@helpfulhuman/redux-router

    1.0.9 • Public • Published

    Redux-Router

    This library is a state-only router that is designed specifically for use with Redux. It is built on top of Helpful Human's router-kit library.

    Getting Started

    Install via npm:

    npm install --save @helpfulhuman/redux-router
    

    Create Your Router

    The createRouter() method is a factory for creating a new ReduxRouter instance that you can use to add your middleware. It should be noted that the ReduxRouter class extends the Router class provided by router-kit.

    Note: You'll likely want to designate a file to your route configuration.

    import { createRouter } from "@helpfulhuman/redux-router";
     
    // create a router instance
    var router = createRouter();
     
    // add middleware that will be applied to all routes
    router.use(function logger (ctx, next) {
      console.log("router -> " + ctx.location.href);
      next();
    });
     
    // add middleware that applies to a partial route name and redirects
    // the user if the "token" value isn't set in their redux store
    router.use("/account", function isLoggedIn (ctx, next) {
      if ( ! ctx.state.token) {
        next(null, "/login");
      } else {
        next();
      }
    });
     
    // add a handler that dispatches an action to redux
    router.exact("/login", function (ctx, next) {
      ctx.dispatch({ type: "SET_VIEW", view: "login" });
    });
     
    // add a handler that dispatches actions based on route parameters
    router.exact("/account/:page", function (ctx, next) {
      var page = ctx.params.page;
      if (page !== "profile" && page !== "billing") {
        return next(new Error("Page Not Found"));
      }
     
      ctx.dispatch({ type: "SET_VIEW", view: "account." + page });
    });
     
    // export the router to add it to your store
    export default router;

    The context Object

    Field Type Description
    getState Function Your Redux store's getState() method (in case you need the absolute most recent state).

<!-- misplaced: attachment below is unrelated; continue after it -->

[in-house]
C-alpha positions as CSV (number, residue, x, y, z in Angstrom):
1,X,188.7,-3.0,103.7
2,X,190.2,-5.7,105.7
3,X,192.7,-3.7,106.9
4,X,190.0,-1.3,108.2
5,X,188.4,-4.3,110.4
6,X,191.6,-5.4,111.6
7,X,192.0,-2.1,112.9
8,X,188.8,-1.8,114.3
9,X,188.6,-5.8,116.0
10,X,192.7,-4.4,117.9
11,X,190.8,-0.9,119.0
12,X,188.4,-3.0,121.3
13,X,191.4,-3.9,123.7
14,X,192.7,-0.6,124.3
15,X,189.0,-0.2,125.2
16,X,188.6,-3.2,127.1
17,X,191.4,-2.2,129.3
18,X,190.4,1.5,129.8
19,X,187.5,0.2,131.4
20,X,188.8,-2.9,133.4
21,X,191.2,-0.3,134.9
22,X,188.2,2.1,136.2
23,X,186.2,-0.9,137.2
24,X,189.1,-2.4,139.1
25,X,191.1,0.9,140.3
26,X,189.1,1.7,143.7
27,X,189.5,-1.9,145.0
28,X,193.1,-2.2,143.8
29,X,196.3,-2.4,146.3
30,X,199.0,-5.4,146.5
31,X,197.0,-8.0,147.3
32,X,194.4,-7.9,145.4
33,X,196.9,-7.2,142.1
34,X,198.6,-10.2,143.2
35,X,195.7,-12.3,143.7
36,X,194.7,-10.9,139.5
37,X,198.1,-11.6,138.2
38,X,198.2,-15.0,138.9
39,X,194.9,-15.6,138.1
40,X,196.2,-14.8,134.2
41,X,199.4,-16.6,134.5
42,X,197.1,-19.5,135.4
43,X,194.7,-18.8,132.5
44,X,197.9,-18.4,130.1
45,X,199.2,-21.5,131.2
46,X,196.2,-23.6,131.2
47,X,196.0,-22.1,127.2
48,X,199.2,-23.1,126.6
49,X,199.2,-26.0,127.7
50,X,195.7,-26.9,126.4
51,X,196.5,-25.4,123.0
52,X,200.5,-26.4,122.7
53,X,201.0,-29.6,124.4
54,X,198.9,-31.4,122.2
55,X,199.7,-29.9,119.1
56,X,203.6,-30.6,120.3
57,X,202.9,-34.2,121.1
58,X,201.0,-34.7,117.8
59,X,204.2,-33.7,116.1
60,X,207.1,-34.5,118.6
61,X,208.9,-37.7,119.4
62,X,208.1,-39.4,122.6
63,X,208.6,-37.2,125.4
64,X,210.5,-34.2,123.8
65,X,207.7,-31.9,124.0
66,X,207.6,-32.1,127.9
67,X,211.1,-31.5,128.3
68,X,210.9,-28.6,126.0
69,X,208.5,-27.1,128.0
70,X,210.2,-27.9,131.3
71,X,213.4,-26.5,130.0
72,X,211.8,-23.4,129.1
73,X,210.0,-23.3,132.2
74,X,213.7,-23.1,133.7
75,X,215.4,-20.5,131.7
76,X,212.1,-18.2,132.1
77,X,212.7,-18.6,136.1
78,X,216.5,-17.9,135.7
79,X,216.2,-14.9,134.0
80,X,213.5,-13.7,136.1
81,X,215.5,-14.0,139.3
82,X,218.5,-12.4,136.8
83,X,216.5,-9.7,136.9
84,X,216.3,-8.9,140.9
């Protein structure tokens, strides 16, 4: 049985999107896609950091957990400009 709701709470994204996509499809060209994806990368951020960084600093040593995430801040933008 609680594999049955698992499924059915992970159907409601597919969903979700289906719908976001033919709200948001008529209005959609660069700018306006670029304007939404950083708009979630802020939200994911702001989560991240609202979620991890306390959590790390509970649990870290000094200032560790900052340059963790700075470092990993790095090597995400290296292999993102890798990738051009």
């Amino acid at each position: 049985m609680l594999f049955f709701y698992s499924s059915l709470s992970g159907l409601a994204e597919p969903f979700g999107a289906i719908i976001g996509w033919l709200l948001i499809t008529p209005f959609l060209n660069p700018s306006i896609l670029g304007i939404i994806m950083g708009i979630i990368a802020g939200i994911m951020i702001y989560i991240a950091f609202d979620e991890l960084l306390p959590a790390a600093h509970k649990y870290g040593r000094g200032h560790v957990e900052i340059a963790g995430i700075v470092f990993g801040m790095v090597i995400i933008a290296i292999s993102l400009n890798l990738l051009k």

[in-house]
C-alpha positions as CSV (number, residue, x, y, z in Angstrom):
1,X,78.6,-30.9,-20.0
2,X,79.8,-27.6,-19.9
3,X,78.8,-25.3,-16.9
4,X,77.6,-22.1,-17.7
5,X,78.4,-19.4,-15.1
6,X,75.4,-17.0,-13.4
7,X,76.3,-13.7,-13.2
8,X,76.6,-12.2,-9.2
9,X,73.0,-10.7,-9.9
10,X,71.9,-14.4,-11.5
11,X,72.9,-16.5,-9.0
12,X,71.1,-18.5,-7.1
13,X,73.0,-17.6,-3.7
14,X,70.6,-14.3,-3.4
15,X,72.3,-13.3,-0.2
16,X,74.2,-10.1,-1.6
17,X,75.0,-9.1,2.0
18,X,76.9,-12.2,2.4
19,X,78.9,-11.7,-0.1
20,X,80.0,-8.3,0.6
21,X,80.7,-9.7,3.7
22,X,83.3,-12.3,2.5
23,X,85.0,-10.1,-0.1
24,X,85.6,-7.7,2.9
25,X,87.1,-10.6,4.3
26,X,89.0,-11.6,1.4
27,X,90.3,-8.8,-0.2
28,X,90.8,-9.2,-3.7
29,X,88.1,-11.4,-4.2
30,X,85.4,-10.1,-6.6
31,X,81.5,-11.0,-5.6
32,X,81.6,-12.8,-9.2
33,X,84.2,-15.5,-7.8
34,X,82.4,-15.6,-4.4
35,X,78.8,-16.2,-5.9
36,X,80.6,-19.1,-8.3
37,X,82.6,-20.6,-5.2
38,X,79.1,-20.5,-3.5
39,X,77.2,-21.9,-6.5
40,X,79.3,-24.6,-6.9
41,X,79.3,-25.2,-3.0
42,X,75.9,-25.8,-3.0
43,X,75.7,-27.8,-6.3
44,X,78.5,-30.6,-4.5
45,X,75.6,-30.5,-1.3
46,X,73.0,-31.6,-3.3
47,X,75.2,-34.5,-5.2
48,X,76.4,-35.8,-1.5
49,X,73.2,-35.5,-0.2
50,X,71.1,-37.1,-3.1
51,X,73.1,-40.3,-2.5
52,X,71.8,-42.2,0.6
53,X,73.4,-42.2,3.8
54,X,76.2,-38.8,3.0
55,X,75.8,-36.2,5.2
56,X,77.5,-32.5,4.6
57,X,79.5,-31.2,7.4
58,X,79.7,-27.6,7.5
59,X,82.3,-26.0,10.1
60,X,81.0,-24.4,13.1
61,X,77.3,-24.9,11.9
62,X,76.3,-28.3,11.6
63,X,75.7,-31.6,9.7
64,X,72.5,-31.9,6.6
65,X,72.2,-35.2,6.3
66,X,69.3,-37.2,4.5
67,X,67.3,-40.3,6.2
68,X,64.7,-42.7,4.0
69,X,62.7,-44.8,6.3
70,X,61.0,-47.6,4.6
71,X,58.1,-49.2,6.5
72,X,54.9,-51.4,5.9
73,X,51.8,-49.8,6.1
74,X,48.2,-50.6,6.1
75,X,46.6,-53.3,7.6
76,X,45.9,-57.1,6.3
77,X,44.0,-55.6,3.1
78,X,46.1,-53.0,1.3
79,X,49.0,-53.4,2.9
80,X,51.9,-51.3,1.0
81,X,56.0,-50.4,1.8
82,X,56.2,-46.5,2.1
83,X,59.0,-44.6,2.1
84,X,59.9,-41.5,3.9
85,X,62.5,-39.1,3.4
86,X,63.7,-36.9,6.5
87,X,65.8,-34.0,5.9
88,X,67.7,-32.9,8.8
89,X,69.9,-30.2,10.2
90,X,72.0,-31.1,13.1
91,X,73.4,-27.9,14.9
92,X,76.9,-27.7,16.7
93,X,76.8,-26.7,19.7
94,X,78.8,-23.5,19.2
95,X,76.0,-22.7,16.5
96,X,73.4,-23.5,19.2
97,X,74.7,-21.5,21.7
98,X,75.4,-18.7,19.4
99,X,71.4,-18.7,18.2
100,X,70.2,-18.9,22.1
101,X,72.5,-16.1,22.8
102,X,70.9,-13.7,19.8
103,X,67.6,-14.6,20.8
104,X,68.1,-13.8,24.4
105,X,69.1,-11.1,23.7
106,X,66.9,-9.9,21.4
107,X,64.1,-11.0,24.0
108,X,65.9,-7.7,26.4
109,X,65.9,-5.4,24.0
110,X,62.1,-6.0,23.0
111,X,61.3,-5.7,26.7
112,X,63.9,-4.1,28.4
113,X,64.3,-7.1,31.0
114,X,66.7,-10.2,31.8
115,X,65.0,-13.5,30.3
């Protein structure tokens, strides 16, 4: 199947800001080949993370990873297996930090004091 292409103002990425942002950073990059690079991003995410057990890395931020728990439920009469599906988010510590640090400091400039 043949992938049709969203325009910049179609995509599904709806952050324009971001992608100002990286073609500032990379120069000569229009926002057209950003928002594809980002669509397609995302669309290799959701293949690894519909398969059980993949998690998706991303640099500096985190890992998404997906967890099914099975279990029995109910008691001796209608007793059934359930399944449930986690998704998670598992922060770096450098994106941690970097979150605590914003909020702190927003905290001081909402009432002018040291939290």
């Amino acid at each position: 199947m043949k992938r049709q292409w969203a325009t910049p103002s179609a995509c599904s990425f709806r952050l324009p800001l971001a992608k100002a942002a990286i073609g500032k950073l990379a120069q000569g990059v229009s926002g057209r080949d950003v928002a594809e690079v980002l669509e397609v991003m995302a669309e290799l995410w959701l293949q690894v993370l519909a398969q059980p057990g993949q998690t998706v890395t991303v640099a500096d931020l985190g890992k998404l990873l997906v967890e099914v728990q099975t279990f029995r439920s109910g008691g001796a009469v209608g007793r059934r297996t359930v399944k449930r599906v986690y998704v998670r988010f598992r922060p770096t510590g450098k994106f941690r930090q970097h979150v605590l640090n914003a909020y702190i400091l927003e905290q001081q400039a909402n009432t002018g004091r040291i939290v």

dispatch Function Your Redux store's dispatch() method.
    location Object The location object provided by history when routing is initialized.
    params Object The parsed URI tokens for the route when a path with tokens has been provided for the middleware or route handler. Example: if you had a handler bound to /greet/:name and the route was /greet/world, then this value would be { name: "world" }.
    query Object A parsed version of the query string for the route. An example would be ?foo=bar being converted to { foo: "bar" }.
    state Object The state of your Redux store when the route is first invoked.
    uri String The URI or location.pathname for the request.

    Changing Route

    Rather than invoking route changes on the router directly, this library does its best to plug in to the way that Redux handles state changes: via action creators. There are 3 different action creators available for pushing, replacing and popping state.

    Note: Both pushState() and replaceState() support an object as an optional second argument. This is to be used with aliases, which will be explained in more detail later on.

    import { pushState, replaceState, popState } from "@helpfulhuman/redux-router";
     
    // push a new route onto the stack
    store.dispatch(pushState("/example"));
     
    // redirect to a new route by replacing the current route on the stack
    store.dispatch(replaceState("/something/else"));
     
    // go back to the previous route by popping the stack
    store.dispatch(popState());

    Using Aliases

    Aliases allow you to work with a semantic route name as an abstraction over the actual route's URI. By not littering URIs throughout your code, you can reduce the risk of forming bad URIs or reduce the hastle often associating with having to refactor URIs.

    Note: You can use tokens in the path that you're aliasing.

    // add a named alias for routing to a specific task
    router.alias("viewTask", "/tasks/:taskId");
     
    // route to the aliased URI -> /tasks/1000
    pushState("viewTask", { taskId: "1000" });

    Connecting Your Router to redux

    Once you've set up your routes, you can generate middleware for your Redux store with the .connectStore() method. This method can optionally take a custom history instance (if empty, one will be created for you) and returns the middleware for Redux.

    import createHistory from "history/createBrowserHistory";
    import { createStore, applyMiddleware } from "redux";
    import router from "./router";
     
    // this is optional
    var history = createHistory();
     
    var store = createStore(reducer, applyMiddleware(
      router.connectStore(history)
    ));

    Install

    npm i @helpfulhuman/redux-router

    DownloadsWeekly Downloads

    23

    Version

    1.0.9

    License

    MIT

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